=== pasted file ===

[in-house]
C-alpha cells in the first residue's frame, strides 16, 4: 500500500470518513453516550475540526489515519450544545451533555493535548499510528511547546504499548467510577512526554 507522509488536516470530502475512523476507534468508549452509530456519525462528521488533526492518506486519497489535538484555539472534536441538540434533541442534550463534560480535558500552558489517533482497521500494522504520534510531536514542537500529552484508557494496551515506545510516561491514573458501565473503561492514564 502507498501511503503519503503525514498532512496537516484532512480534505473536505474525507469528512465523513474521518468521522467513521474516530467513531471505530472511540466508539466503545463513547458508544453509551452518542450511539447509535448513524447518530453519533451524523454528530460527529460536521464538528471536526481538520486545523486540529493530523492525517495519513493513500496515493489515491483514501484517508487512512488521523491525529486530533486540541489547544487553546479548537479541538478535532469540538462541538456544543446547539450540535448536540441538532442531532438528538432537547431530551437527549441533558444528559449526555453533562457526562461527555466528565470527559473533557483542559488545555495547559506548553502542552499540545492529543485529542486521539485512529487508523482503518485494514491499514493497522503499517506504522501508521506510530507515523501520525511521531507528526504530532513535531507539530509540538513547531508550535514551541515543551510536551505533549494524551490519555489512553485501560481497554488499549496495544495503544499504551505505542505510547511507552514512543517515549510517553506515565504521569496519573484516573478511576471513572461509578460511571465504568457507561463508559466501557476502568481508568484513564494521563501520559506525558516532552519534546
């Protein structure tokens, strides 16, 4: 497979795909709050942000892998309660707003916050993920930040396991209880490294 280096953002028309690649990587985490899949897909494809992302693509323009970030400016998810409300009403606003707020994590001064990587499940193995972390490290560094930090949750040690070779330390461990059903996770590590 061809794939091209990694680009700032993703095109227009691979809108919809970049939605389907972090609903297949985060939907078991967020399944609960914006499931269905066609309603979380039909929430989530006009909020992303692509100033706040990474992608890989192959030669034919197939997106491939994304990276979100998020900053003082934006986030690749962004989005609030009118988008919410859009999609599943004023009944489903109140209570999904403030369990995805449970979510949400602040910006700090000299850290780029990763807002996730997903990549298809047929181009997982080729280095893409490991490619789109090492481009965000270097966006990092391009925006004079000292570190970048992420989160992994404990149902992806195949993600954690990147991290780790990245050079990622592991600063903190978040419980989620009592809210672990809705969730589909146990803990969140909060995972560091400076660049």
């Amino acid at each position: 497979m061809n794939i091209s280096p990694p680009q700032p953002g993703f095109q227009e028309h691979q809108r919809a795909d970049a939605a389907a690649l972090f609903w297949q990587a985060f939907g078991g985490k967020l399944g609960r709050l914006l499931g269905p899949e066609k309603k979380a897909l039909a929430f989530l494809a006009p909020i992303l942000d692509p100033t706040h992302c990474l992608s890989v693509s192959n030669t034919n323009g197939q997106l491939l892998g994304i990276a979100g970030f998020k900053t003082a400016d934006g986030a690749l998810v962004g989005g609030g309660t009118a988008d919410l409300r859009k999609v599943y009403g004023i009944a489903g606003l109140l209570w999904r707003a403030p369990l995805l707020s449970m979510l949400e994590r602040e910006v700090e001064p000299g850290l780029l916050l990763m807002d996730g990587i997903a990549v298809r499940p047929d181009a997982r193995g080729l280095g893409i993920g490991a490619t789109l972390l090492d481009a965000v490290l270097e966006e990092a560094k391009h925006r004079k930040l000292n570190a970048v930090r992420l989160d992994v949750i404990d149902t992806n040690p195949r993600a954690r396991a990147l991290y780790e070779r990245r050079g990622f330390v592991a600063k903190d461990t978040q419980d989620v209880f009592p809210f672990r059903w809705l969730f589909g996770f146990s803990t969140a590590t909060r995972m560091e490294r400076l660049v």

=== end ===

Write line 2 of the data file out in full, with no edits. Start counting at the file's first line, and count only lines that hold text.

C-alpha cells in the first residue's frame, strides 16, 4: 500500500470518513453516550475540526489515519450544545451533555493535548499510528511547546504499548467510577512526554 507522509488536516470530502475512523476507534468508549452509530456519525462528521488533526492518506486519497489535538484555539472534536441538540434533541442534550463534560480535558500552558489517533482497521500494522504520534510531536514542537500529552484508557494496551515506545510516561491514573458501565473503561492514564 502507498501511503503519503503525514498532512496537516484532512480534505473536505474525507469528512465523513474521518468521522467513521474516530467513531471505530472511540466508539466503545463513547458508544453509551452518542450511539447509535448513524447518530453519533451524523454528530460527529460536521464538528471536526481538520486545523486540529493530523492525517495519513493513500496515493489515491483514501484517508487512512488521523491525529486530533486540541489547544487553546479548537479541538478535532469540538462541538456544543446547539450540535448536540441538532442531532438528538432537547431530551437527549441533558444528559449526555453533562457526562461527555466528565470527559473533557483542559488545555495547559506548553502542552499540545492529543485529542486521539485512529487508523482503518485494514491499514493497522503499517506504522501508521506510530507515523501520525511521531507528526504530532513535531507539530509540538513547531508550535514551541515543551510536551505533549494524551490519555489512553485501560481497554488499549496495544495503544499504551505505542505510547511507552514512543517515549510517553506515565504521569496519573484516573478511576471513572461509578460511571465504568457507561463508559466501557476502568481508568484513564494521563501520559506525558516532552519534546